The leftward and other blatherings of Span (now with Snaps!)

Wednesday, September 14, 2005

a tale of two debates - part I

This week I've been a good citizen by attending two Pakuranga candidate meetings, to listen to some and support others.

Monday's debate was at St Mark's, a Catholic church. The chairing and format were well done, although the set questions were a bit repetitive - I noticed that the Christian party candidates repeated themselves quite a bit in their answers. Instead of opening up questions to the floor you were able to submit written questions beforehand, which was a good way to keep the question-asking short and snappy - truly questions not statements! It was a big crowd, although not a huge room, and people were pretty well behaved.

Quite a diverse bunch of candidates - Pita Paraone (NZ First), Bronwyn Yates (Maori Party), David Jesze (Destiny), Michael Wood (Labour), Jill Ovens (Alliance), Judith Collins (National, replacing local MP Maurice Williamson), Irene Bentley (Greens), Ewen McQueen (Christian Heritage), Meng Ly (Progressive), Bronny Jacobsen (Act) and Ian McInnes (United). Apologies to any candidates whose names I have inadvertently mangled.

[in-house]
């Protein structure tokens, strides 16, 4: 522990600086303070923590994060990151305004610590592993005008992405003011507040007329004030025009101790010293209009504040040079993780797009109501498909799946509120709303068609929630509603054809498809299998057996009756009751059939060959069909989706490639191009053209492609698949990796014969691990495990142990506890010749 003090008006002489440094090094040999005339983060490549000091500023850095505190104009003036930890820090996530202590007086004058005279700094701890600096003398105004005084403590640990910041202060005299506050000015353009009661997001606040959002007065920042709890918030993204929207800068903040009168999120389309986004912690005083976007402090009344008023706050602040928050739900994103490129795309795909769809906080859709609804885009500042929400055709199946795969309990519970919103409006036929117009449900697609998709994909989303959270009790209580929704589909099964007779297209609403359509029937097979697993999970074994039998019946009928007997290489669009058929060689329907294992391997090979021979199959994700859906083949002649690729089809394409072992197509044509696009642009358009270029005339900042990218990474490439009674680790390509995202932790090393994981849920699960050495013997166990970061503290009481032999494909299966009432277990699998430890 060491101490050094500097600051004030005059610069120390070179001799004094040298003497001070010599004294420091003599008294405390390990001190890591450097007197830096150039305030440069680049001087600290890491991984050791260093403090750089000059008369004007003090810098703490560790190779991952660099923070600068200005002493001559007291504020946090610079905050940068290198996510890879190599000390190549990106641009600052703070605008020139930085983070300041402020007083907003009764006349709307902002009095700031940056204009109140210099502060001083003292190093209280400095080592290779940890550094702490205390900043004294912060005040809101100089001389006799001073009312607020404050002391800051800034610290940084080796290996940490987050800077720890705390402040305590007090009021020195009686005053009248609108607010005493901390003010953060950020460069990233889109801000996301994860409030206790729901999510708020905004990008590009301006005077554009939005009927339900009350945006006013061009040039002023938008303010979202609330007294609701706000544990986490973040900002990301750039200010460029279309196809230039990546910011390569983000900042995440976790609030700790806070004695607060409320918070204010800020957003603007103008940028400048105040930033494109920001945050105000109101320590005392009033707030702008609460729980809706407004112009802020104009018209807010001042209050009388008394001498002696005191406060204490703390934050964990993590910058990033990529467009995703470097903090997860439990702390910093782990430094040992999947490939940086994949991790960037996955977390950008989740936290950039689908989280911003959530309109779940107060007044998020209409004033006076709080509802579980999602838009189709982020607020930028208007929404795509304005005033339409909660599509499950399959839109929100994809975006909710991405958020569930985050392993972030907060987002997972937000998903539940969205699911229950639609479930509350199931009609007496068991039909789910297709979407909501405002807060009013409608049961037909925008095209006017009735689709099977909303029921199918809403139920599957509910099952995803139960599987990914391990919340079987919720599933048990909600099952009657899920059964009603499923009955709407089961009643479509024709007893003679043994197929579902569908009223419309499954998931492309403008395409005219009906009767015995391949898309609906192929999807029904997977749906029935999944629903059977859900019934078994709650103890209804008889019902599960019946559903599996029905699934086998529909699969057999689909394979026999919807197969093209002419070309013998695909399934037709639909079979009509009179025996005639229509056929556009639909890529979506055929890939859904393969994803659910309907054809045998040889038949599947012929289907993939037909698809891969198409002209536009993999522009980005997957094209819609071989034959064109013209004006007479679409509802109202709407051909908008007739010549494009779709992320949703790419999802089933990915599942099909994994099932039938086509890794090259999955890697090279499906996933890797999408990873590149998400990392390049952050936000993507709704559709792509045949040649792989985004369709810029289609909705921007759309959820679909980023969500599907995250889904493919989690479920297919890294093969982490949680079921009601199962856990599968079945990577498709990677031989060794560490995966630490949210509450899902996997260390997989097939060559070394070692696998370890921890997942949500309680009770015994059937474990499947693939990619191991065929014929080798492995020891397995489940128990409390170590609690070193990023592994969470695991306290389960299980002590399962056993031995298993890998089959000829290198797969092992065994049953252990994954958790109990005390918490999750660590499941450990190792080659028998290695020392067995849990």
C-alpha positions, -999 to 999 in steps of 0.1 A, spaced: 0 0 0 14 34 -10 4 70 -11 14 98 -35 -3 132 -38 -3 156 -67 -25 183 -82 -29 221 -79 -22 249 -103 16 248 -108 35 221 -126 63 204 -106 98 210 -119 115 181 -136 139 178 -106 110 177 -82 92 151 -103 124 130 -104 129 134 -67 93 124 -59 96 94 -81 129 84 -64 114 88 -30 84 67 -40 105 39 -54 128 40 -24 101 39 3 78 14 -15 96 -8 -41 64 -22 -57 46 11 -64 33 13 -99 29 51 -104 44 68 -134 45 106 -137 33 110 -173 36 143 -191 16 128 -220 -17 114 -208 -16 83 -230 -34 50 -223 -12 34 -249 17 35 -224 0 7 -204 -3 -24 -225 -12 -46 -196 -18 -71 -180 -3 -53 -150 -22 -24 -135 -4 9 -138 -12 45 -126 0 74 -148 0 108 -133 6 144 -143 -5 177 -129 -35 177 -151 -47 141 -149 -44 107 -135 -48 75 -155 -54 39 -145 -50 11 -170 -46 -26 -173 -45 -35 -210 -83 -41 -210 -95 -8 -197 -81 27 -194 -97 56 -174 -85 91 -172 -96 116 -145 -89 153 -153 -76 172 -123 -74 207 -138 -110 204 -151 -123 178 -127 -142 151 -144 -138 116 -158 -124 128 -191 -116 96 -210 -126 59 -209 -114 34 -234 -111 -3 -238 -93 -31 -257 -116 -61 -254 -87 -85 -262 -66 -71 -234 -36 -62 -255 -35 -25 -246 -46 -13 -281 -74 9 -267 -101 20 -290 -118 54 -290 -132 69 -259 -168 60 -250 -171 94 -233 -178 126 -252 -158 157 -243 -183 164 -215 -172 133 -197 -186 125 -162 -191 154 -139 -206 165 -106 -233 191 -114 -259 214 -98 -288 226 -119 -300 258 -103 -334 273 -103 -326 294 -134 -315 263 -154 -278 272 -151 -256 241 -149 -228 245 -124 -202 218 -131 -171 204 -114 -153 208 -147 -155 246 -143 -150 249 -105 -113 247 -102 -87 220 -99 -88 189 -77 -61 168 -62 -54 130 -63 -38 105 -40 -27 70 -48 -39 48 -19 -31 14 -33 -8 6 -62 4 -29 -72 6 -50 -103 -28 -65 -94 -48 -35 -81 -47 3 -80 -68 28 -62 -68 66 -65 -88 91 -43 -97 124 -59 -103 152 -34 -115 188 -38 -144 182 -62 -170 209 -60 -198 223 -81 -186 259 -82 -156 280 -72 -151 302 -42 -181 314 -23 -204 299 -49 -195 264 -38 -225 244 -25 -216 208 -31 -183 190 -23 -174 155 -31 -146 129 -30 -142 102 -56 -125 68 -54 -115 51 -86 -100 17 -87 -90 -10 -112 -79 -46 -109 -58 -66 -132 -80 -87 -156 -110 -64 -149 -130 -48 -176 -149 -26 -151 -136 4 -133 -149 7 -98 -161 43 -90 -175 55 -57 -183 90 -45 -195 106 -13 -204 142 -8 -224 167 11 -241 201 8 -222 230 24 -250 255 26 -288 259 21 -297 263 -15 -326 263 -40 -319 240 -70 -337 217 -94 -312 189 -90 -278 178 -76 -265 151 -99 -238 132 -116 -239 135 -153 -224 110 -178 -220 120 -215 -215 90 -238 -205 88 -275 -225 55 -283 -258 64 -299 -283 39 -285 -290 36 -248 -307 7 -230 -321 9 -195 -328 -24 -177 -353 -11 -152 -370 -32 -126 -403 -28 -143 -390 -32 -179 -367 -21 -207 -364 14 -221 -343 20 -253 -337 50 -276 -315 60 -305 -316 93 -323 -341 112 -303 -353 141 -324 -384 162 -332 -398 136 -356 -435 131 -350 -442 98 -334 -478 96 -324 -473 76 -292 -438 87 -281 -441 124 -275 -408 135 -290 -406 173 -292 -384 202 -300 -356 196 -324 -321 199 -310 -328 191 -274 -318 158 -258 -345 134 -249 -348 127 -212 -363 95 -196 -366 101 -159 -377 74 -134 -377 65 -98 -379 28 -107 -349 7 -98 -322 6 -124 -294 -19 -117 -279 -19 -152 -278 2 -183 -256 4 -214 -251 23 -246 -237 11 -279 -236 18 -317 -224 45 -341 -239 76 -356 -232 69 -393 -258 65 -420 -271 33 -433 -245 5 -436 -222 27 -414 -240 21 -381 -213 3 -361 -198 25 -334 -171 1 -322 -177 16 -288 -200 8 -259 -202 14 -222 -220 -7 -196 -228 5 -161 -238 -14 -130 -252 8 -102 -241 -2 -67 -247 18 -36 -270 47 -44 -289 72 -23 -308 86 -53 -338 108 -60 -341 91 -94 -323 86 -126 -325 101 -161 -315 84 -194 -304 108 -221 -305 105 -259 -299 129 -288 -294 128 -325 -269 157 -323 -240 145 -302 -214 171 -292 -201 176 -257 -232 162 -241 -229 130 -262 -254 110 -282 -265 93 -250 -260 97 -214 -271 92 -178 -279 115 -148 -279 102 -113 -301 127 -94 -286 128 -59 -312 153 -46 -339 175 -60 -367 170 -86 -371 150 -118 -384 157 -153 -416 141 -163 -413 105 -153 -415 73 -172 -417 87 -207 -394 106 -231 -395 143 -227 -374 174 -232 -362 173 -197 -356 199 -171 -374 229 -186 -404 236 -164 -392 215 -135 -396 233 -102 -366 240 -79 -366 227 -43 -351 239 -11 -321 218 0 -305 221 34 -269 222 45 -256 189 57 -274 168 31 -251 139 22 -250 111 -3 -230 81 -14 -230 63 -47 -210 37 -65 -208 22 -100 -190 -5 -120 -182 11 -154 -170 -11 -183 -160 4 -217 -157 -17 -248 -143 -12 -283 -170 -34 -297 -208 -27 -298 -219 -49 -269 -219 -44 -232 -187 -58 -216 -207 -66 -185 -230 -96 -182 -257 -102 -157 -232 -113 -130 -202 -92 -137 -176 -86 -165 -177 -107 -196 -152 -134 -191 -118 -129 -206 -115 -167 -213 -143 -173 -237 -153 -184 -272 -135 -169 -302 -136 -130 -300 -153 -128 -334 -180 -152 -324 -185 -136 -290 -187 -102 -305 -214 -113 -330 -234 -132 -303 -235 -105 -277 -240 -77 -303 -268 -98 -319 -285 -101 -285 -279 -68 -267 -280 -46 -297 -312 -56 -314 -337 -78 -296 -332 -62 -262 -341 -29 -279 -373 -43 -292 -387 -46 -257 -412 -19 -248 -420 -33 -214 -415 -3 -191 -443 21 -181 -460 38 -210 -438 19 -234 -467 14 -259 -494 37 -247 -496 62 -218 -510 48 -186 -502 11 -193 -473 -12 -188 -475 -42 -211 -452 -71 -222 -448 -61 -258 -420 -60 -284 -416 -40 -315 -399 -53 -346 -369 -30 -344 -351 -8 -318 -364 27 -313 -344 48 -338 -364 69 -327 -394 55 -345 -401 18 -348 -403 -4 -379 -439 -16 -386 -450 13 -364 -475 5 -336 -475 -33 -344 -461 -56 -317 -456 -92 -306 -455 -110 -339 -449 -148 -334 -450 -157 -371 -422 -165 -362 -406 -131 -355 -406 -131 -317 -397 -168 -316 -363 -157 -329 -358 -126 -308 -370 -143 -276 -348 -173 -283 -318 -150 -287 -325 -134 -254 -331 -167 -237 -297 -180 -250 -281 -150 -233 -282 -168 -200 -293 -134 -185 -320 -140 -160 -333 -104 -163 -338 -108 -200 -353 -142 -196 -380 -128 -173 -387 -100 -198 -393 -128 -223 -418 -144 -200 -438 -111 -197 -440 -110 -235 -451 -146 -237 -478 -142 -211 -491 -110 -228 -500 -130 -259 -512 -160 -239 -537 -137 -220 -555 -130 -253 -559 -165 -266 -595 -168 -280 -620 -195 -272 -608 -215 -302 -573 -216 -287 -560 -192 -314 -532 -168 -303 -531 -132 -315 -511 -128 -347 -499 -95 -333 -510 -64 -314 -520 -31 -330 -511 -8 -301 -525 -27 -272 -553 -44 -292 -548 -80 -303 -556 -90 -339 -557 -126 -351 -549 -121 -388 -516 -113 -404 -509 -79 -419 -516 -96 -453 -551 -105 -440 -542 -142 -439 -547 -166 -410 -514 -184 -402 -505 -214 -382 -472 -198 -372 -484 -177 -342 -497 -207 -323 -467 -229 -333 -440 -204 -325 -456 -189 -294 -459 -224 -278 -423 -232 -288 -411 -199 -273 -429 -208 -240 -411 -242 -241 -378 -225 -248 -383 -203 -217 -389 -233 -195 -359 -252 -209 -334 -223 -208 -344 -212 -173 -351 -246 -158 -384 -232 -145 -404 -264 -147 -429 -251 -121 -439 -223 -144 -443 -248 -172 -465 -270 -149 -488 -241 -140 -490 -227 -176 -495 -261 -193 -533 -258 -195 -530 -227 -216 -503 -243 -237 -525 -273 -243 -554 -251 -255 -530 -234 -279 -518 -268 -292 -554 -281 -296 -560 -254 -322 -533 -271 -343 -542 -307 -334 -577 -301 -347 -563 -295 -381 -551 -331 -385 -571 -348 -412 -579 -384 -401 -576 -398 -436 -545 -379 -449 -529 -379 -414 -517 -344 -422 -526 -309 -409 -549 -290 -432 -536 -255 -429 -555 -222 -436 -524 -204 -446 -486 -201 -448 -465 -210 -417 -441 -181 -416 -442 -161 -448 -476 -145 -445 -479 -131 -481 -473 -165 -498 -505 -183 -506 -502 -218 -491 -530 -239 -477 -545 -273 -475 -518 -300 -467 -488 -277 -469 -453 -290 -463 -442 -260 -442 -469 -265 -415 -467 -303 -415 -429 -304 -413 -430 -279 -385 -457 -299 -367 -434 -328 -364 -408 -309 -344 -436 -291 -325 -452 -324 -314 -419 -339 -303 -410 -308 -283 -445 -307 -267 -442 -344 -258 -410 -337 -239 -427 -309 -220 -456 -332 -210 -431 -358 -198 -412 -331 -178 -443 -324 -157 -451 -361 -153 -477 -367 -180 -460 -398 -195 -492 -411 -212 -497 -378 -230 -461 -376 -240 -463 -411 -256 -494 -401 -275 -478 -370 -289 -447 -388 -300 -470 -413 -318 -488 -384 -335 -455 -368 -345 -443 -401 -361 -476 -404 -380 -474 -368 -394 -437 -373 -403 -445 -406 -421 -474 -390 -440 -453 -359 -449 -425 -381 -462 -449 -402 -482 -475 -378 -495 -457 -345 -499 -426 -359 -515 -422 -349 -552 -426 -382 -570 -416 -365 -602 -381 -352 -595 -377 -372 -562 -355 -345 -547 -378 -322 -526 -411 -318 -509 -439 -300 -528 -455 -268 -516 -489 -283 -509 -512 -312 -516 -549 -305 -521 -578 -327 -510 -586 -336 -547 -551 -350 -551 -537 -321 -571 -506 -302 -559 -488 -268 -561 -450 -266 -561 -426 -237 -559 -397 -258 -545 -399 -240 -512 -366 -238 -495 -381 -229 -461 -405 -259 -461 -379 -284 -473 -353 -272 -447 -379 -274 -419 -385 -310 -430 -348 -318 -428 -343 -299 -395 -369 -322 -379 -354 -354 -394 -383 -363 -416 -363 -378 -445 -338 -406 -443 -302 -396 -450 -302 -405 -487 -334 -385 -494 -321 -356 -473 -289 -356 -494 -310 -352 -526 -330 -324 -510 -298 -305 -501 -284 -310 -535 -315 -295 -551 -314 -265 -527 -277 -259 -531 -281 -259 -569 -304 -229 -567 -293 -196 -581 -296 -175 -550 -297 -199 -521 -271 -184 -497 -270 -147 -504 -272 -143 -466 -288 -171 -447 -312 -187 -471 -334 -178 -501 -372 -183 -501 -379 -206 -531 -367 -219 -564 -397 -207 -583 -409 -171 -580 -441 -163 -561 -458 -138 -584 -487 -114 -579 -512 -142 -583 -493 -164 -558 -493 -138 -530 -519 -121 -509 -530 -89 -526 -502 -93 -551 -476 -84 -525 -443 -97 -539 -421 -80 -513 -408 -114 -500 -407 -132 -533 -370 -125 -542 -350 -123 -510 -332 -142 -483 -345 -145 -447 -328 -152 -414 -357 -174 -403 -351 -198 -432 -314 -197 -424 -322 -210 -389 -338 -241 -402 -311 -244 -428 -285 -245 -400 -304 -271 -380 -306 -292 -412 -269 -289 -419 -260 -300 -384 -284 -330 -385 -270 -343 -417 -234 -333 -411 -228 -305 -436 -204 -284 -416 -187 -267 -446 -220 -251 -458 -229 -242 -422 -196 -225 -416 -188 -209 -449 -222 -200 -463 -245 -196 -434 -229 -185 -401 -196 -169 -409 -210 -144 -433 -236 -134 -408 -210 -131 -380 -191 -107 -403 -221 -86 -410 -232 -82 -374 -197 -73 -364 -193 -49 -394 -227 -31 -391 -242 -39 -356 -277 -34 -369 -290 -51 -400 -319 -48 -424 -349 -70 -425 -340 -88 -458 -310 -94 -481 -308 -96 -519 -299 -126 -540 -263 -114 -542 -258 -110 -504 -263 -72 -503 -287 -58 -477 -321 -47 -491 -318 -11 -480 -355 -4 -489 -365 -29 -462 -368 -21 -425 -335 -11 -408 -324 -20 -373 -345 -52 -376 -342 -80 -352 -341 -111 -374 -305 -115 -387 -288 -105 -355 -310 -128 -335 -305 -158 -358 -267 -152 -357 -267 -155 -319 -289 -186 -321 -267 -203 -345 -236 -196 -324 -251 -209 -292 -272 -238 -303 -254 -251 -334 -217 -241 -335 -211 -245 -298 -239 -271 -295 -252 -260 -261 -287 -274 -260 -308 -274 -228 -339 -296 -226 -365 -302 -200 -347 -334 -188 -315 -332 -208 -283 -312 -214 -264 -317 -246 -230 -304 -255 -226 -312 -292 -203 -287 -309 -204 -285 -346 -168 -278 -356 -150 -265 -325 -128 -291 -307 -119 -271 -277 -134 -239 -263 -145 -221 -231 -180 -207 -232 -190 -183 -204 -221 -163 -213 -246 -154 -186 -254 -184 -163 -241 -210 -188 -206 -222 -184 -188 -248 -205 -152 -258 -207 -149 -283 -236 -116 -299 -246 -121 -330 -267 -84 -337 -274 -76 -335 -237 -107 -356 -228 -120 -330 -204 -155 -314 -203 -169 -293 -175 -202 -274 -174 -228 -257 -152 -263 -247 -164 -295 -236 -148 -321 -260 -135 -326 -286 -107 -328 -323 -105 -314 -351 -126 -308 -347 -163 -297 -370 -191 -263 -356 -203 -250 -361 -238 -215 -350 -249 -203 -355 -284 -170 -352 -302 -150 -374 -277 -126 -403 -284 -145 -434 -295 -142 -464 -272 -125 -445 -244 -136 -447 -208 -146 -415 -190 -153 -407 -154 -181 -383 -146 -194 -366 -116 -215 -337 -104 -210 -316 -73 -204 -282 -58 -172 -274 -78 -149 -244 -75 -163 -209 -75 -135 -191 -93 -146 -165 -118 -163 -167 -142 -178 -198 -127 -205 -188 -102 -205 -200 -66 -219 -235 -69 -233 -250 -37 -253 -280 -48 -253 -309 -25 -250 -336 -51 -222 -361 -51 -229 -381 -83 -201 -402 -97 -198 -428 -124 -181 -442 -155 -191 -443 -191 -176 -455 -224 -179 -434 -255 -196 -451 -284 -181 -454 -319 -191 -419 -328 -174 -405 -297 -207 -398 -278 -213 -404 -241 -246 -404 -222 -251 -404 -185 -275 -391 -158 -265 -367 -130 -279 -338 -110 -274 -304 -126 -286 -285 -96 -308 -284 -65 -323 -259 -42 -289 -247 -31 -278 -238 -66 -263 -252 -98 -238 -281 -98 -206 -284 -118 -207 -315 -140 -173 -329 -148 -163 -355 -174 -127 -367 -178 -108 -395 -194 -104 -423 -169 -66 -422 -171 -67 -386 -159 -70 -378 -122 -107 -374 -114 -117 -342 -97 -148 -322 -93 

Interesting moments included Ewen McQueen mentioning child abuse (which made me very glad I was in the crowd, not there as a candidate, as I cracked up). Ian McInnes proclaimed that abortion was the second biggest sin in NZ after not accepting Christ into your life, and Bronny Jacobsen, from the Liberal Party, surprised me by opposing a woman's right to choose.

I was very interested to see Judith Collins' performance, as I had always had the impression that she was quite snarky. I had hoped she would be a bit less prickly in a friendly electorate, but alas she was still very abrasive. In particular she failed to talk about any policy except tax and totally refused to answer a foreign policy question about whether she supported Helen Clark on Iraq or Don Brash and the USA. She pretty much lost her rag at this query, and even after other candidates answered sat sulkily with her arms crossed.